I'm not saying that its ruined everything for me, or that its pissed me off to the point that I would write to the company and demand a new ending, ... BUT it does annoy me that after all the choices and good story and charcters that the endings they gave us was considered good enough. I'M amazed, did the people at BioWare even play the endings? did no one at the company play it and think.....thats pretty lame for the ending to such an epic story and game franchise.

"It's a game!" is NO EXCUSE, not any more!
games are a major industry now, people of all ages play games and just like reading books like to be sucked into a different reality, to escape and enjoy the feelings and what ever the stroy will do, people pay good money to do it just like buying a book or movie, so the ending to a game should be just as amazing as the rest of the product. I know that books and movies and series do not always get it right and endings are not always that great, I just think a company that prides its self on such a high level of choice and epic story telling would have looked at what they had done and thought,"we need to do something with that ending before we sell it".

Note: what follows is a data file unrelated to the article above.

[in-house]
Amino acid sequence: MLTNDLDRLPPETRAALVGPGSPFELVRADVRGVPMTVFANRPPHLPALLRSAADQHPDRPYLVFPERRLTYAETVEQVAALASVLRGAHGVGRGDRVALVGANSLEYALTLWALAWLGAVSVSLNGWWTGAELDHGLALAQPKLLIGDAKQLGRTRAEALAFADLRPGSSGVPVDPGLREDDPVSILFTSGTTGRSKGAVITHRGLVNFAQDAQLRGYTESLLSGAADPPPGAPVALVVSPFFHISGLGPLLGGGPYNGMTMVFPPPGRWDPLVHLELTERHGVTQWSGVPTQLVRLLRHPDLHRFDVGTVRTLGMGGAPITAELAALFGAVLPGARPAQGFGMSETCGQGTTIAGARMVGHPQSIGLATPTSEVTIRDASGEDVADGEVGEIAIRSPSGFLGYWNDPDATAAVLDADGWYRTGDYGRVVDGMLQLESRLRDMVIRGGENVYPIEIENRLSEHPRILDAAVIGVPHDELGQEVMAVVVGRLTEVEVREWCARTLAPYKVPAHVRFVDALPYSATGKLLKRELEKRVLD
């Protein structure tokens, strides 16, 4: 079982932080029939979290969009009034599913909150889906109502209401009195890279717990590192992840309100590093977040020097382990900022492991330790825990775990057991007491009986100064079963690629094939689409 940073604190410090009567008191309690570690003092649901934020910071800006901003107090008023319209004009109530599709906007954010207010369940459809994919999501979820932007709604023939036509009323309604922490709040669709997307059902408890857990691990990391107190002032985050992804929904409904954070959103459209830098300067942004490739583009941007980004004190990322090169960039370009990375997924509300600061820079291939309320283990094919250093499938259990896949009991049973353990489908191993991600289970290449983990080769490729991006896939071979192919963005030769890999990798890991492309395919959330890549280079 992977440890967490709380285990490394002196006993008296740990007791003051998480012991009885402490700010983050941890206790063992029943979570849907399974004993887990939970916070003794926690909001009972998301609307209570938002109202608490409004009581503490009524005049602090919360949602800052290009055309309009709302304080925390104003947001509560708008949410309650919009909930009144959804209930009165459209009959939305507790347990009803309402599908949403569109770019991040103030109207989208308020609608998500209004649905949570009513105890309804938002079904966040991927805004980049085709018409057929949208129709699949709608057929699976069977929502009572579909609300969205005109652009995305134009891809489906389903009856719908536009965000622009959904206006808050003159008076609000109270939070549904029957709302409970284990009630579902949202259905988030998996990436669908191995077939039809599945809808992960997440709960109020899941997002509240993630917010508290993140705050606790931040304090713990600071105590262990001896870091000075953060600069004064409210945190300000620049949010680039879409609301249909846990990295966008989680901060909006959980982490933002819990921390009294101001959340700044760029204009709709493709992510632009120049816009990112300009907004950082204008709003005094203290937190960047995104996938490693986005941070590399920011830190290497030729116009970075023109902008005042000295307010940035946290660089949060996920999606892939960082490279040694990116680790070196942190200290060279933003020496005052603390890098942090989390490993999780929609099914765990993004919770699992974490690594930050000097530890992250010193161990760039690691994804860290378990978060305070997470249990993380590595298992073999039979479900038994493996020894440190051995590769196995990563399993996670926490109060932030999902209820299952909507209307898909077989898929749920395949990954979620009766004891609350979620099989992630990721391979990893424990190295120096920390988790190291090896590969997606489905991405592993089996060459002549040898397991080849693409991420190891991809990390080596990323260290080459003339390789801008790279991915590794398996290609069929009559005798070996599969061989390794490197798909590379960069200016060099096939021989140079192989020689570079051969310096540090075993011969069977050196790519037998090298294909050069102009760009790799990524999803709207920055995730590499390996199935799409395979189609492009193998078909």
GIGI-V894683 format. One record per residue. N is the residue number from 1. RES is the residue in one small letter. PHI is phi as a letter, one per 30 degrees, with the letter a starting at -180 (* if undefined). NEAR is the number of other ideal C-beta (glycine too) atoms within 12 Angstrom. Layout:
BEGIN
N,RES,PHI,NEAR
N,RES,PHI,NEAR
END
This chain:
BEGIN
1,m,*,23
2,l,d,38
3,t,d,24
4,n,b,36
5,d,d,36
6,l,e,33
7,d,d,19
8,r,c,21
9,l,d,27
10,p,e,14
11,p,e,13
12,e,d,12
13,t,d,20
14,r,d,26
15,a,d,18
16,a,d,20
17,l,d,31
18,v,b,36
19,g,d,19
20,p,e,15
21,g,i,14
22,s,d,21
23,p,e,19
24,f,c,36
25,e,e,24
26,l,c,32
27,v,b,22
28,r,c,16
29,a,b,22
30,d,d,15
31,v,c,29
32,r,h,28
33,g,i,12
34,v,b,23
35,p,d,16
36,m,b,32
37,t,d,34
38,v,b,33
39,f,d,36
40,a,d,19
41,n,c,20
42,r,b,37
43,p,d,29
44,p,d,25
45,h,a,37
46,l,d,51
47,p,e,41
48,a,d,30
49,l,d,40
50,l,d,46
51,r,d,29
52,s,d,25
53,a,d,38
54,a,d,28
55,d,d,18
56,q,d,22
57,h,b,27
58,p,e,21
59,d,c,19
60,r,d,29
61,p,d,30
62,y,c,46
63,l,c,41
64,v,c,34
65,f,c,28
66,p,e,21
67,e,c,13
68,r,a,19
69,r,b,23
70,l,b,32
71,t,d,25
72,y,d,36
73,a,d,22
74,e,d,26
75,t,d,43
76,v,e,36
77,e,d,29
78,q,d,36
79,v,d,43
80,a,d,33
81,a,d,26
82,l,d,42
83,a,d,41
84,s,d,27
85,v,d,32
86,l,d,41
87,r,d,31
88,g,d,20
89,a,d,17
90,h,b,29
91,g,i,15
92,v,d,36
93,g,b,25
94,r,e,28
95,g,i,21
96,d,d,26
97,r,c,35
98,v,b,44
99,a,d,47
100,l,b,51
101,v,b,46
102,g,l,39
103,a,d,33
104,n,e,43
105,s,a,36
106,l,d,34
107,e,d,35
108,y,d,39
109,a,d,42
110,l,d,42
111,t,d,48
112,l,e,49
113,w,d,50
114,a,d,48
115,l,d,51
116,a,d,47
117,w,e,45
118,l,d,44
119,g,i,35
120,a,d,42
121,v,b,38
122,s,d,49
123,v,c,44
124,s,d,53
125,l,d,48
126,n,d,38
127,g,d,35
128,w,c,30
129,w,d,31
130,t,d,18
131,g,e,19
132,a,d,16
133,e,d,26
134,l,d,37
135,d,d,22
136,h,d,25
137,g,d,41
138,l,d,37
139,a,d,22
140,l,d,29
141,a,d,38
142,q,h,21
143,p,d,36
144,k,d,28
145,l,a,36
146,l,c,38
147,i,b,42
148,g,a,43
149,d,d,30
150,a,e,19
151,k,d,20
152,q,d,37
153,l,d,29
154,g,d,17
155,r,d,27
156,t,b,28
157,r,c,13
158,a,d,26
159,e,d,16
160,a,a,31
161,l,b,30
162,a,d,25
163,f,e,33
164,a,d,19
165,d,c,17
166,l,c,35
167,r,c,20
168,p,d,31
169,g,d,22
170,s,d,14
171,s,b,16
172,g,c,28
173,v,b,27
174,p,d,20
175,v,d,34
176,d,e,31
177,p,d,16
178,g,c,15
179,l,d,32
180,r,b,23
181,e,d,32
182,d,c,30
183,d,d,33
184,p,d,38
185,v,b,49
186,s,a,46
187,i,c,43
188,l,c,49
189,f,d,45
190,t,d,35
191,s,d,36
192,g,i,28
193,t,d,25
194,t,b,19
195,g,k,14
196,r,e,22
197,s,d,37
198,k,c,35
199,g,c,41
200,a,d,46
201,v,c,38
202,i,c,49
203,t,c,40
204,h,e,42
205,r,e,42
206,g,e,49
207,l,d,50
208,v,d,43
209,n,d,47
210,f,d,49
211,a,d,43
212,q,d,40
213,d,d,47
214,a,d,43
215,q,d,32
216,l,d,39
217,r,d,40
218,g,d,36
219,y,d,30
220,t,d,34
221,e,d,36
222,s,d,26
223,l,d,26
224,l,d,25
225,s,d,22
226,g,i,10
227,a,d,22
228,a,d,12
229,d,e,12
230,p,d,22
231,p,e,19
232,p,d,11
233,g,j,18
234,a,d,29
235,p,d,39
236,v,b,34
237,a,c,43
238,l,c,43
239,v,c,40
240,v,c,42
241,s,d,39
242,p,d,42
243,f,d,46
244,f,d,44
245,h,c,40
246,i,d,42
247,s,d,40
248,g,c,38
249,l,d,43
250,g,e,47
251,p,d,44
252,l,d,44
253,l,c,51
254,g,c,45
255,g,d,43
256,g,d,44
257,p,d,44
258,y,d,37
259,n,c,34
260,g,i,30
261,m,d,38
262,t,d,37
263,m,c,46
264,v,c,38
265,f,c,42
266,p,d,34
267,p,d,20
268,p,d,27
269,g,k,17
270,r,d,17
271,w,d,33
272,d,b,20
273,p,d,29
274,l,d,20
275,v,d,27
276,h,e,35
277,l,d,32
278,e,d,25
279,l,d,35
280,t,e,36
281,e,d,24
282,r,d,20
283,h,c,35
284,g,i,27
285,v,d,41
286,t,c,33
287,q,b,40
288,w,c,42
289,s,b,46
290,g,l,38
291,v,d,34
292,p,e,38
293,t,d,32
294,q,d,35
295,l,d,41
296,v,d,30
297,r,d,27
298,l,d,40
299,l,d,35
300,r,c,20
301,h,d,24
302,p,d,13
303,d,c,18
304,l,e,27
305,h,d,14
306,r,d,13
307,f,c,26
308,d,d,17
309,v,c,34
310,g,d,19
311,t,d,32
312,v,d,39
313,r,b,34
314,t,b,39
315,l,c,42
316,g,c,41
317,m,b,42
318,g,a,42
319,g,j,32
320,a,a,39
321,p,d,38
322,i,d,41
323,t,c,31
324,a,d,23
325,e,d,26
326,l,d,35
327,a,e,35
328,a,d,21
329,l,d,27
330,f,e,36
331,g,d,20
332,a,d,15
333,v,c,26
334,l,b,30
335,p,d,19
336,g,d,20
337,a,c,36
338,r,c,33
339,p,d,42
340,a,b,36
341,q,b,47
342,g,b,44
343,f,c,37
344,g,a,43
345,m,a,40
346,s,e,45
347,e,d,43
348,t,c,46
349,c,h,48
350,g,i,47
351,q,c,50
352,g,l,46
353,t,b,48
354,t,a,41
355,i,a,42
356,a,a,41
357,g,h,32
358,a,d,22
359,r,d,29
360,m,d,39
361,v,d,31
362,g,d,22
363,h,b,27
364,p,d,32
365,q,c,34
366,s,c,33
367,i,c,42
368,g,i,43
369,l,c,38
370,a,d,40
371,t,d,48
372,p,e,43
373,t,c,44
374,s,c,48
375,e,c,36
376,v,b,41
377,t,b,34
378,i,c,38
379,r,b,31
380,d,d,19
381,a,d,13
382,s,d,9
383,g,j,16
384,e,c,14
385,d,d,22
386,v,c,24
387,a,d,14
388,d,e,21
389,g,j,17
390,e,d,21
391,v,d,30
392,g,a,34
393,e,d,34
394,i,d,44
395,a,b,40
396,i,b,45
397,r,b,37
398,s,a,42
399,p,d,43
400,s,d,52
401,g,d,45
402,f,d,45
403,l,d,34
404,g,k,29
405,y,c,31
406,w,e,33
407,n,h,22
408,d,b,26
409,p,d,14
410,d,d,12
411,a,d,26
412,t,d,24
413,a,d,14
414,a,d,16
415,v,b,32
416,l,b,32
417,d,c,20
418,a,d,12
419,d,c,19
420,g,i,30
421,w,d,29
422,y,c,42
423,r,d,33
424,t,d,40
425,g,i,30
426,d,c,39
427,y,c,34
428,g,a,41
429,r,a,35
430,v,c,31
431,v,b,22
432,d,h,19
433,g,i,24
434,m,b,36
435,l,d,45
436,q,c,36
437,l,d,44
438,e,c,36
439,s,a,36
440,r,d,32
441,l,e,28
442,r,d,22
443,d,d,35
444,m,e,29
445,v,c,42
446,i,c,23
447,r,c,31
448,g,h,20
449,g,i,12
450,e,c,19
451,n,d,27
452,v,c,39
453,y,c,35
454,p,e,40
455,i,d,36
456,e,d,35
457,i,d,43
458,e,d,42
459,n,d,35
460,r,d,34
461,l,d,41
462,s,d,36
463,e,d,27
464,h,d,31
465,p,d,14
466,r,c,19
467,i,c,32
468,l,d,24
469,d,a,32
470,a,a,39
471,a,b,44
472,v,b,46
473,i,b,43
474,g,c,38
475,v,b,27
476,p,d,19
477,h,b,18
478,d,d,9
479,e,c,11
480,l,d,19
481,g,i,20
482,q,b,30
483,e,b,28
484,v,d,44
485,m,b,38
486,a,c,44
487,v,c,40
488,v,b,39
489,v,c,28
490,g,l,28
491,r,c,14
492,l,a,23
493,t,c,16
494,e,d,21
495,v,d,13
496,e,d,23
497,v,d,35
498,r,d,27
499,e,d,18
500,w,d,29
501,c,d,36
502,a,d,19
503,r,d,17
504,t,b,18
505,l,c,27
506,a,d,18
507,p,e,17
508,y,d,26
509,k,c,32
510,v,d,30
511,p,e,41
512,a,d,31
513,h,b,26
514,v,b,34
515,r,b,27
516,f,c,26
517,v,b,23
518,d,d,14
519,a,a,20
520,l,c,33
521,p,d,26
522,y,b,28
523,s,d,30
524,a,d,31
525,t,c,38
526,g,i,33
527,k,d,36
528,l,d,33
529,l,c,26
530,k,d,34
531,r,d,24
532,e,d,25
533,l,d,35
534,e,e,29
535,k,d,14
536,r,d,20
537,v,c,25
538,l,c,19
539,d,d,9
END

Well, all in all I enjoyed the game, for anyone who thinks "I might not buy it because of that ending" don't do that, go out and buy this game, it's a brilliant game.
I think fans that are pissed off are right to do so and I say good luck to getting an ending that will satisfy, but for me, I will just except that BioWare cocked up the ending and so ME3 will always be that game
with a crappy ending.
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on June 11, 2012
The story is good, interesting, (a little deus ex machina-ish) and just like ME2, Shepard is the still the galaxy's errand-runner. Enemies come in varieties and are challenging but not too frustratingly difficult. People and places react/change according to the war's progress. Dialogue is angsty, dramatic, sad, funny at times. Characters are real and meaningful (except for Allers) and kept me invested. Multiplayer is incredibly fun too once you finally receive the right weapon and gear - out of sheer luck! So yeah, there are some cons but it's still a great game.